California Parolees Getting Arrested on Purpose to Smuggle Drugs Into Jail

By McCarton Ackerman 12/03/14

An attempt to realign overcrowded prisons has resulted in unintended consequences.

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California began sending lower-level felons to county prison three years ago in an attempt to reduce overcrowding in state prisons, but it has unintentionally resulted in a drug smuggling increase throughout these smaller jails.

Prison realignment legislation was created in 2011 and gives California parole violators the chance to serve 10 days in a county jail instead of months in a state prison. However, some of these parolees are getting arrested on purpose so they can sneak drugs behind bars. A common scenario is a parolee committing a minor infraction so they are arrested and then swallowing balloons of drugs that won’t come up in strip searches. Sheriff’s officials have reported heroin, meth, and cocaine entering jails through this method.

“Nobody was ready for this freight train,” said Adam Christianson, President of the California State Sheriff’s Association. “These folks have brought with them prison politics, prison contraband, prison culture. It’s very different than what the deputy sheriffs were previously used to dealing with.”

A survey from the Associated Press found that seven of the 10 most populous counties in California have seen an increase in illegal contraband since the realignment began. Narcotics cases have jumped from 145 in 2011 to 335 so far this year. Several of the counties are already working to address this issue. San Diego County is now using body scanners on parolees entering these jails, but the realignment of parolees has also sparked other issues including an increase in inmate fights and assaults on deputies.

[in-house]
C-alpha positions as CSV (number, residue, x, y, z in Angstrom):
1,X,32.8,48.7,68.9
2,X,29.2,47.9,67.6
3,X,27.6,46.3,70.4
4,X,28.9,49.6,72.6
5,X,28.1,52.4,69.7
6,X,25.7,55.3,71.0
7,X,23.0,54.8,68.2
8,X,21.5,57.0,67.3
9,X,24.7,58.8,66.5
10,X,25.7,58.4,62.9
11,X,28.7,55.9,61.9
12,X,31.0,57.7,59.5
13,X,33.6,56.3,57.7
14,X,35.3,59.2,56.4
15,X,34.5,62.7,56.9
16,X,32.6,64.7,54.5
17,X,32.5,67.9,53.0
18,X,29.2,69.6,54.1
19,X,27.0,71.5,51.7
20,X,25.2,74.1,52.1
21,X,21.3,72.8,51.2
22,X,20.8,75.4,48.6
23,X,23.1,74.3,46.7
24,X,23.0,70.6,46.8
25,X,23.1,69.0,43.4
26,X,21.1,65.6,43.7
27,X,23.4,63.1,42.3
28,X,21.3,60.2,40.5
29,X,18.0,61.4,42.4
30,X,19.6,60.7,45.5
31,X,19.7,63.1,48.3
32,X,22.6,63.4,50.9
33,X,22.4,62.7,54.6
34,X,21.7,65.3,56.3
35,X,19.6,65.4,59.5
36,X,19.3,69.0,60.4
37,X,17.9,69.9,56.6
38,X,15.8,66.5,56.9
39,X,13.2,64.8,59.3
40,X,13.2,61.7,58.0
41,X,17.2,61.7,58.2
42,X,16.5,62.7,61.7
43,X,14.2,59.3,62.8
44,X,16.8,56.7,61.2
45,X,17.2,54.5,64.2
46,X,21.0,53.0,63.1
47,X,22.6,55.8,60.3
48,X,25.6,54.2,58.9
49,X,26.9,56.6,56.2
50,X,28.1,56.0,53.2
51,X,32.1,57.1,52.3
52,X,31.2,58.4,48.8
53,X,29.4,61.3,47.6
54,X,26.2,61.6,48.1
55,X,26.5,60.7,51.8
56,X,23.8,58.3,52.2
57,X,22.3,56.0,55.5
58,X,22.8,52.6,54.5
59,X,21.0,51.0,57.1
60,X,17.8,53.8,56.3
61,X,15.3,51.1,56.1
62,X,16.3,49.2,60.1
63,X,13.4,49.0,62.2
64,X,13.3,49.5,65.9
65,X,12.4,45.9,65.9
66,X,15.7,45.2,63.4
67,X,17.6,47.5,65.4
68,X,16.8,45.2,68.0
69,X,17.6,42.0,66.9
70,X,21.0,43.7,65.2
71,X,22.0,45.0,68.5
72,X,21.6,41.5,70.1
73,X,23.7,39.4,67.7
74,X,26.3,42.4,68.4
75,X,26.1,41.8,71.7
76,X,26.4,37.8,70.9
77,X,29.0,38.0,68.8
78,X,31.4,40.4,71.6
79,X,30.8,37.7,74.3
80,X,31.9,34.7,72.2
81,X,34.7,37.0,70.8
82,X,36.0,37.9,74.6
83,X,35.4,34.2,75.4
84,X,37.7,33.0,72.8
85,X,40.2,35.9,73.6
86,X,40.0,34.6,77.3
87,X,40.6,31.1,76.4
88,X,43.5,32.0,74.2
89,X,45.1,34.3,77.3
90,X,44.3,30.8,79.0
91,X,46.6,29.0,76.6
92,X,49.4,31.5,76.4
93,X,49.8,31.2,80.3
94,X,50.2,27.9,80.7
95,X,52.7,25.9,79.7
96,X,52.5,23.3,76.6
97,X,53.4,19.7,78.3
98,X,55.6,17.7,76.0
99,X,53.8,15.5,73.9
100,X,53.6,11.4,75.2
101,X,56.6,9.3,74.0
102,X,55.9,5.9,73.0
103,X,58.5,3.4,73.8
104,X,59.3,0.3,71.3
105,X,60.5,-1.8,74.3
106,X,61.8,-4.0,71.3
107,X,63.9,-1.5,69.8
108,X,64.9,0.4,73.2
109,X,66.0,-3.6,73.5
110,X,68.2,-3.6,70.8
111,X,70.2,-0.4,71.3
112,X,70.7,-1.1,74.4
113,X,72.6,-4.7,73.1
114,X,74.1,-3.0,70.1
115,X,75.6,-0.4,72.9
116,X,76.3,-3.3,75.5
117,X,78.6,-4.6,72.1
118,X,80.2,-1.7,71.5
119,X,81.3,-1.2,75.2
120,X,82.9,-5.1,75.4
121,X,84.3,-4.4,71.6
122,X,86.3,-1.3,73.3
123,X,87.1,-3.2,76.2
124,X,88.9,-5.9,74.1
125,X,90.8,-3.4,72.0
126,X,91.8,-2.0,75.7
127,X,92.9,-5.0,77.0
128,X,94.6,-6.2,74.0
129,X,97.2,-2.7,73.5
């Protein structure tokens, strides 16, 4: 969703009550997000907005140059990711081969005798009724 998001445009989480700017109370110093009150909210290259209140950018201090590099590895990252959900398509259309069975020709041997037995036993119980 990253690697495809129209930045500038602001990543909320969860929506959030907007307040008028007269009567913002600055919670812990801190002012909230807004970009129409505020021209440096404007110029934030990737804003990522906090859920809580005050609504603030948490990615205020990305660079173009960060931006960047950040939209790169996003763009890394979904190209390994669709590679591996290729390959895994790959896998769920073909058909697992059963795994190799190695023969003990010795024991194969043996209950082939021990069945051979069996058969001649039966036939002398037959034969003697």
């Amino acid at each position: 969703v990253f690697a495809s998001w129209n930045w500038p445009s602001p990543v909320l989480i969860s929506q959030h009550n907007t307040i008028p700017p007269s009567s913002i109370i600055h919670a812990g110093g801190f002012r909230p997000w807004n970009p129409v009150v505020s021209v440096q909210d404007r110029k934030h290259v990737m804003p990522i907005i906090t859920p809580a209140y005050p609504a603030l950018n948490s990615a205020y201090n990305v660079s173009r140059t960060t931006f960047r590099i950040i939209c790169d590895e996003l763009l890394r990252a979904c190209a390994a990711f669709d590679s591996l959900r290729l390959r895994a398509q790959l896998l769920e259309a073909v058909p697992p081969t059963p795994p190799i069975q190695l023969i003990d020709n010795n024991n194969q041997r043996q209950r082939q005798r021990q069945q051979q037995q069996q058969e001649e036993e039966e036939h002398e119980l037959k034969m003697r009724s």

Inmates’ rights advocates also believe that using body scanners on these parolees could be a violation of their freedom. “If you’re putting in scanners, are you going to apply them to everybody? I’d be shocked if they are,” said Peter Eliasberg, legal director with the American Civil Liberties Union’s Southern California branch.

Of course, drugs being brought into prison can also yield tragic consequences. Last August, Kentucky inmate Corey McQueary died after allegedly overdosing on methadone. Michael Jones, who was out of jail on a court-ordered furlough, brought a pair of methadone-soaked underwear into the Jessamine County Detention Center and handed it out to his cellmates. He has now been charged with murder, promoting contraband and possession of a controlled substance.

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McCarton Ackerman is a freelance writer and editor living in Portland, Oregon. He has been a contributor for The Fix since October 2011, writing on a wide range of topics ranging from medical marijuana in Colorado to the world's sexiest drug smugglers. Follow him on Linkedin and Twitter.

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